You start in the lab at Hull Royal Infirmary, testing patient samples from GP surgeries and from the wards.
A patient with diabetes comes to your outpatient clinic at 11am and you check his progress against test findings. Since you specialise in chemical pathology, you diagnose diseases in people, and you’re often asked by GPs to examine samples from diabetics.
Later, you visit a ward patient who’s receiving a food substitute, checking his progress and recovery. You love being part of a healthcare team and often get to participate in medical research, which contributes to the prevention of disease.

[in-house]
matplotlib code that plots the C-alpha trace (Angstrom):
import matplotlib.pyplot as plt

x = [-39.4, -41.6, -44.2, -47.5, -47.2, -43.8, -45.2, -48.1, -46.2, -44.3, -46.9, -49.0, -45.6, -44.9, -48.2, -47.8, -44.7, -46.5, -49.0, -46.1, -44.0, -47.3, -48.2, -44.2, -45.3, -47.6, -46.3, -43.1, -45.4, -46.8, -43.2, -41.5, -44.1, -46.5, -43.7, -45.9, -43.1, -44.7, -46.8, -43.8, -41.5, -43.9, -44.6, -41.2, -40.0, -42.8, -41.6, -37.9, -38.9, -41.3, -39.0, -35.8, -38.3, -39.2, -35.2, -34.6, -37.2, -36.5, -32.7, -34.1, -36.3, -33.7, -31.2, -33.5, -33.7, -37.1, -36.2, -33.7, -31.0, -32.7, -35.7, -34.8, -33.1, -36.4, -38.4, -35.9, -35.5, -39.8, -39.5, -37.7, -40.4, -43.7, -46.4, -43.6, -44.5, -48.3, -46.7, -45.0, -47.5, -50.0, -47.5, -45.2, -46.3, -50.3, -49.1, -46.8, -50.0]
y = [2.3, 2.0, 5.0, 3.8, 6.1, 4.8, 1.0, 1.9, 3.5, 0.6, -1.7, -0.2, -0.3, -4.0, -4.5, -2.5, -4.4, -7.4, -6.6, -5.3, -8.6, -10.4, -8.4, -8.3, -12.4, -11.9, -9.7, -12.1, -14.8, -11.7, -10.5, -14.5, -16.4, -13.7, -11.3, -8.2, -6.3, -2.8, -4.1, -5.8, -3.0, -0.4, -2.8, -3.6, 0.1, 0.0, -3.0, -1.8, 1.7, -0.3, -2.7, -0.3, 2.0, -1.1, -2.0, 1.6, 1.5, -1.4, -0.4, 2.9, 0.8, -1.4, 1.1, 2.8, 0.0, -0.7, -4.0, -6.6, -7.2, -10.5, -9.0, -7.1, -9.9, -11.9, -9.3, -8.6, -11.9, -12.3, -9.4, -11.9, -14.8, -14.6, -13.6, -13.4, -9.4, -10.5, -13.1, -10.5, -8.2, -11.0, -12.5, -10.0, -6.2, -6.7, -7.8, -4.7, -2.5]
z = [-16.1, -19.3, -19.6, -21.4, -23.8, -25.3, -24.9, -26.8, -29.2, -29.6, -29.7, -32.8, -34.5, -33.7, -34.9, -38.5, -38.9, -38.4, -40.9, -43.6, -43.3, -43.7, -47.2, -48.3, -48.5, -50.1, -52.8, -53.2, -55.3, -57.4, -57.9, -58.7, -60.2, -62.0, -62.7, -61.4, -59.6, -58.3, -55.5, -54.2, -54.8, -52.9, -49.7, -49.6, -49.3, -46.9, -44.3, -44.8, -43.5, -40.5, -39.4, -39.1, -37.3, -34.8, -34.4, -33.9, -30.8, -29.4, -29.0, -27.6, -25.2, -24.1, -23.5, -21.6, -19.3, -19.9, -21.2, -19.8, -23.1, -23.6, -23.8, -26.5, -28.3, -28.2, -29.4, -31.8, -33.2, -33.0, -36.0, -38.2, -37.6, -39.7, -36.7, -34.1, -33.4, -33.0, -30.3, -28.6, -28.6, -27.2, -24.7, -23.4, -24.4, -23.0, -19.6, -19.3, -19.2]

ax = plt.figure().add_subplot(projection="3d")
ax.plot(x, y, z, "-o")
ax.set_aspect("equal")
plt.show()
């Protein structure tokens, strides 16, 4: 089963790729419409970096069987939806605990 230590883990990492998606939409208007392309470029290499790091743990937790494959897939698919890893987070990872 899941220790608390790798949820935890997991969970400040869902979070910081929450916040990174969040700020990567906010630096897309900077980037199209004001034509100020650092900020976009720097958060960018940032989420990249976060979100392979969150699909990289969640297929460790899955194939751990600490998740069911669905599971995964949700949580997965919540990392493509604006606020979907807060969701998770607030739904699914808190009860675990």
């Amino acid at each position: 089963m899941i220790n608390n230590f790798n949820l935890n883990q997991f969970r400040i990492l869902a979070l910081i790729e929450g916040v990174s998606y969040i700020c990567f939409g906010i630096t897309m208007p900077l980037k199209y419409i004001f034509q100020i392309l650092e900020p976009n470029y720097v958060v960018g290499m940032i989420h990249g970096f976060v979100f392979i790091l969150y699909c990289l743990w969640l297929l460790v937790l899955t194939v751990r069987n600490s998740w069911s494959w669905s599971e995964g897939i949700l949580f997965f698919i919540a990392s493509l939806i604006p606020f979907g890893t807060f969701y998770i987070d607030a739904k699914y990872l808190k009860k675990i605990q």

You love science, enjoy laboratory research and are interested in medicine. You can concentrate for long periods of time, enjoy helping others and want to work as part of a team.
You’re likely to need at least six or seven high grade 9-6 (A*-B) GCSE grades (or the equivalent), preferably including science subjects, and be all set to take three A-Levels (or the equivalent) at college/6th form.
You’ll need to apply for a General Medical Council (GMC) recognised degree in medicine at university. Getting three very good A-Level grades (or the equivalent) is a good idea if you’re applying for medicine, as this is a very competitive area.
After university, you’ll then spend several years working and training to specialise in pathology.